In order to address some of the most important topics in debate, this paper will focus in the historical background of the internet regulation in Brazil, its application in the recent cases of judicial block of internet services regarding the communication service provider, Whatsapp, and the new-found ruling of the Federal Supreme Court over this topic.
II. The promulgation of the Civil Rights Framework for the Internet
Brazil, as stated above, has a huge potential for digital inclusion. Nonetheless, as it also happens in most of the developing countries, the social and economic imbalanced backgrounds in addition to the lack of consistent normative framework give place to a number of internet-based misconducts.
The country is rated second in worldwide online and financial malware banking frauds(4) and has reported an increase of 197% of cyber attacks and 40% of banking frauds in 2014.(5) The elevated rates of cybercrime are commonly related to the increase of e-commerce and mobile banking. The costs of stolen data in 2013 are estimated around U$4,5 billion and since 2012, around U$ 3,75 billions have been hacked from online payment invoices, representing 495.000 transactions involving more then30 banks and 192.000 victims.(6)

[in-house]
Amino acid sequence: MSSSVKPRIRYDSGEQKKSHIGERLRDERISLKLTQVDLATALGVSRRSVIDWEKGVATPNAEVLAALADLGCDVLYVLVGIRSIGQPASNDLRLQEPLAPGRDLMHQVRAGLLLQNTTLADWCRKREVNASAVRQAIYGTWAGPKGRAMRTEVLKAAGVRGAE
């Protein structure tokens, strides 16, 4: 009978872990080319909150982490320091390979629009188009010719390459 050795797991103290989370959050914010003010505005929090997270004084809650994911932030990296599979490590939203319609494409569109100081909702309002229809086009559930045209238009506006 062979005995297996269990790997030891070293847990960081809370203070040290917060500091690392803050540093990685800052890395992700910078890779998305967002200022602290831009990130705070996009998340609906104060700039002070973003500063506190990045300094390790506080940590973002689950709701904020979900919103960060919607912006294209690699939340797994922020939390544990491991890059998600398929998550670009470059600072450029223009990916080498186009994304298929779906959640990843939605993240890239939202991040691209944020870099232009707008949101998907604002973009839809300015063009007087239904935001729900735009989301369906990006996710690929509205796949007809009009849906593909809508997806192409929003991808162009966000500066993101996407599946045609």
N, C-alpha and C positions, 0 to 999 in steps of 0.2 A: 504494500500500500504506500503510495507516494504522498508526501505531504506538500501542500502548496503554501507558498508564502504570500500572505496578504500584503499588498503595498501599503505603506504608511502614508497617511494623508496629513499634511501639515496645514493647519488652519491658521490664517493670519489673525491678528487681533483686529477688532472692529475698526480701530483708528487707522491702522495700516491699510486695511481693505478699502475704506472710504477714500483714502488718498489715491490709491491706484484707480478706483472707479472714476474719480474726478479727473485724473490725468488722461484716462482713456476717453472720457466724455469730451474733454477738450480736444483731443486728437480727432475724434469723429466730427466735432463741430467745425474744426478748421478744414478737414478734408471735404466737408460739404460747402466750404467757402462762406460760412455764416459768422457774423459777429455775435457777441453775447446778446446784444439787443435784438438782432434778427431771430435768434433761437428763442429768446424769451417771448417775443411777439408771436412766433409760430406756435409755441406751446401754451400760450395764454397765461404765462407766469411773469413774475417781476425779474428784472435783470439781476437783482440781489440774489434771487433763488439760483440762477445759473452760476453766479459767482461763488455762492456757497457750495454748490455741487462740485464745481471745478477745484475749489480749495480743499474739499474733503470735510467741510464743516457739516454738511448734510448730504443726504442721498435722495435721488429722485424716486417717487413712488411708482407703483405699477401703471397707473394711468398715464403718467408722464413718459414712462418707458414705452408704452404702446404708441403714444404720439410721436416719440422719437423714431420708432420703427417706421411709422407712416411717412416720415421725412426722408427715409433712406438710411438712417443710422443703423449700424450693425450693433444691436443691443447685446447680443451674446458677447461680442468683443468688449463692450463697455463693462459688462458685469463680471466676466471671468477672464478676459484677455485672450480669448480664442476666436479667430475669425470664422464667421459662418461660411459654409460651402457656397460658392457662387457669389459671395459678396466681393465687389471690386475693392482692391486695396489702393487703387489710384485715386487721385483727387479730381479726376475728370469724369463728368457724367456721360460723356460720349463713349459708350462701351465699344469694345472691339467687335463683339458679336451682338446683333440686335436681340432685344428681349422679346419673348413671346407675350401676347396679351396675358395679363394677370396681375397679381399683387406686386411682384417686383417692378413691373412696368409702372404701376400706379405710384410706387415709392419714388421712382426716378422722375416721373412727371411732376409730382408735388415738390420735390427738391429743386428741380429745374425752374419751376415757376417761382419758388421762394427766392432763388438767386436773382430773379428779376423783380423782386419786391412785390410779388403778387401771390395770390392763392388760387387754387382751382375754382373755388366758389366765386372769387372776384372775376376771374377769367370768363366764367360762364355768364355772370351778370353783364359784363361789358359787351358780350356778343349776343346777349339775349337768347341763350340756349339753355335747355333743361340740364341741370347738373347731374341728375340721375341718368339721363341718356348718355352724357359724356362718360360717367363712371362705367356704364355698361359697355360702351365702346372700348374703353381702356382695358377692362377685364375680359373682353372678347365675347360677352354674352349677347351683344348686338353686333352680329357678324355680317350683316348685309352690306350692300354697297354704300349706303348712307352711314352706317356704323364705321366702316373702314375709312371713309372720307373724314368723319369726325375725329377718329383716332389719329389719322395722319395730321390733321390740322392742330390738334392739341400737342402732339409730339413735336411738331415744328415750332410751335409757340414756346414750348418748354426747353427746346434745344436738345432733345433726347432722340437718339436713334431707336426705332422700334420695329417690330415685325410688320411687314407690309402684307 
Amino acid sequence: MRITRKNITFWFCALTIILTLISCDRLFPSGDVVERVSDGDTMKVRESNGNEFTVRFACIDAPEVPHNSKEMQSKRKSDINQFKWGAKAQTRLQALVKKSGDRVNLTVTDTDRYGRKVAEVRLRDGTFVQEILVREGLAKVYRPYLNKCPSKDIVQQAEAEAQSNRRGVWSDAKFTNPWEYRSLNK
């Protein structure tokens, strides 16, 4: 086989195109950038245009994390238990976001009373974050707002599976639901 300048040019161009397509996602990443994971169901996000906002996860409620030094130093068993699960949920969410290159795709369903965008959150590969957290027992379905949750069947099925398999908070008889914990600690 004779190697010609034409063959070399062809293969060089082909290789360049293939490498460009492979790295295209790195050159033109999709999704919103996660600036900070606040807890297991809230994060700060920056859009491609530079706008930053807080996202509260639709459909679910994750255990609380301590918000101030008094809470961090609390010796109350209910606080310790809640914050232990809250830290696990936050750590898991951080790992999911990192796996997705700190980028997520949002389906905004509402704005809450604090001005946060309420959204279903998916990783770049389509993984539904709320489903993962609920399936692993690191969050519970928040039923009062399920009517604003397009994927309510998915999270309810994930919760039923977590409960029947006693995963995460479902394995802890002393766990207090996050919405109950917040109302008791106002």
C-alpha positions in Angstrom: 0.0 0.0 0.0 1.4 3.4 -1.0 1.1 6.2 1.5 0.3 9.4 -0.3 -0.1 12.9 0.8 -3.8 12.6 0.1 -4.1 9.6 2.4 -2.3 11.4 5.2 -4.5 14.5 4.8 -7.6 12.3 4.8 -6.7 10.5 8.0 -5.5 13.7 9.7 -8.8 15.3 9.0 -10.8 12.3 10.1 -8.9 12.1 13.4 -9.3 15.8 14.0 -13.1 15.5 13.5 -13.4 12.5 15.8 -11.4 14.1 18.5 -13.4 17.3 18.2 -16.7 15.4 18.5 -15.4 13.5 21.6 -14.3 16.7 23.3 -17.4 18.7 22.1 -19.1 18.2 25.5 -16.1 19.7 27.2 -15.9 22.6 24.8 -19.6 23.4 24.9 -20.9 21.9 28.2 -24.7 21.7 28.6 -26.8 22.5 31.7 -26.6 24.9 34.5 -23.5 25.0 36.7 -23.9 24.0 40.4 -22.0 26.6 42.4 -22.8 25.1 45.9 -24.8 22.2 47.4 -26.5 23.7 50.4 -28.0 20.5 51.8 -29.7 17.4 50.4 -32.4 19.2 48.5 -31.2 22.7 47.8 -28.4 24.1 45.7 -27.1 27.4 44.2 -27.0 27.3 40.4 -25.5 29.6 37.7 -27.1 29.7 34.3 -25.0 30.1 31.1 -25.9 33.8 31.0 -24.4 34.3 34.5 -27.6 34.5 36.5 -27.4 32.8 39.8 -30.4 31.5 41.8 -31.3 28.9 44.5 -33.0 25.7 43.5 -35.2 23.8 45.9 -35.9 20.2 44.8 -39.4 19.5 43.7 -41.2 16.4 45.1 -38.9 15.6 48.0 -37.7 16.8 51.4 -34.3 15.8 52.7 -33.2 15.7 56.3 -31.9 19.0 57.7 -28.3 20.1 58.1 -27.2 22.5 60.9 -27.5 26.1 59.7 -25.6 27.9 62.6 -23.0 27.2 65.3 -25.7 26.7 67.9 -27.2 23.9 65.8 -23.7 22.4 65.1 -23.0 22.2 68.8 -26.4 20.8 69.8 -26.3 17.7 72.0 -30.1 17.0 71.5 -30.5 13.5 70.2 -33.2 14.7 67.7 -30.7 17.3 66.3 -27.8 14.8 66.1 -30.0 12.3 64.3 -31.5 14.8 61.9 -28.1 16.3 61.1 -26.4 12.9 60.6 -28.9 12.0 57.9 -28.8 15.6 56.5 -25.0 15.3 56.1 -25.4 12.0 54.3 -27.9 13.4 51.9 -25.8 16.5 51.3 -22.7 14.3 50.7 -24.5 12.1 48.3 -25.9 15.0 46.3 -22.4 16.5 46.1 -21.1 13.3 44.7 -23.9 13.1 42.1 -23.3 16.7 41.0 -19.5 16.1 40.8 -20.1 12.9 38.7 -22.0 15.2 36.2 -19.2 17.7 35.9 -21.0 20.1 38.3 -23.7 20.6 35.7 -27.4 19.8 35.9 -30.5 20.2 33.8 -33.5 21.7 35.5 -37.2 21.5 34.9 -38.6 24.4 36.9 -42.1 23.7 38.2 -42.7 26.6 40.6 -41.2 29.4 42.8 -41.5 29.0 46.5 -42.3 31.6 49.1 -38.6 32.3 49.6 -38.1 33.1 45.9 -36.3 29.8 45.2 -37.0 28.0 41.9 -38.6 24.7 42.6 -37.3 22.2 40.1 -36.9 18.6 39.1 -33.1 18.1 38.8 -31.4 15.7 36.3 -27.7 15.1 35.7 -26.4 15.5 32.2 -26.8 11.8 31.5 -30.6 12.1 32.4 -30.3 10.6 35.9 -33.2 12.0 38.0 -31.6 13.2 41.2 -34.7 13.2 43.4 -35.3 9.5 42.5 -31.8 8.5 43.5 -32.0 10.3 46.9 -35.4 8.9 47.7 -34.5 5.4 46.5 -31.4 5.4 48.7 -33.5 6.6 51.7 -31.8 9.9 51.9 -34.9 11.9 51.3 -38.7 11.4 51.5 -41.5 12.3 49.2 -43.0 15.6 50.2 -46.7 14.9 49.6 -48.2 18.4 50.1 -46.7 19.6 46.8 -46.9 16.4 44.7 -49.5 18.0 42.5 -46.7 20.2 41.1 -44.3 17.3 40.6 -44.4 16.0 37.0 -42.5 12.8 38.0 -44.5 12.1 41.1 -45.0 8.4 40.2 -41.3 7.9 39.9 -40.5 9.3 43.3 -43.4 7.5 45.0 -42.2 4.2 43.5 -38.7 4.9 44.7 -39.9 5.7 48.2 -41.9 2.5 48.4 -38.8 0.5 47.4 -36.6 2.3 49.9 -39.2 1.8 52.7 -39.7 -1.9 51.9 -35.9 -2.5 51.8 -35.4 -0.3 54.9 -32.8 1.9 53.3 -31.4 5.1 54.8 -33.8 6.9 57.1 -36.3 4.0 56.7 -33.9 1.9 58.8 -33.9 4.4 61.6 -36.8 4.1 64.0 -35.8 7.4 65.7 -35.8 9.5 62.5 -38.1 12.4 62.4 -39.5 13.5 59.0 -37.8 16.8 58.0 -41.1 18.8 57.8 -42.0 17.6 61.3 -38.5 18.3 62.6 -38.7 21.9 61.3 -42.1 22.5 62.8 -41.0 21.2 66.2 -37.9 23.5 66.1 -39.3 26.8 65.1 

The fact that so many people are affected by cybercrimes in Brazil is not astonishing when you realize that more than half of the 200 million inhabitants are connected to internet, approximately half of the bank transactions are digital and there is 130 electronic bank machines for every 100.000 adults (a higher density than U.K, France or Germany according to the World Bank).(7) Moreover, two other aspects contribute to this scenario: cybercrime legislation is very faulty and investigation bodies lack resources.
The Cyber Crimes Act was enacted in 2012, known as Caroline Dieckmann Act, in response to the case relating the theft of intimate content of the referred actress' mobile phone. The legislation defined as penal misconduct the invasion of digital devices (hacking), even though many considered the penalties as too soft and faulty. While the American cybercrime legislation prescripts convictions of up to 10 years and heavy fines, the Brazilian legislation prescript detention from 3 months to one year and it didn't deal with all the other aspects concerning the rights on internet.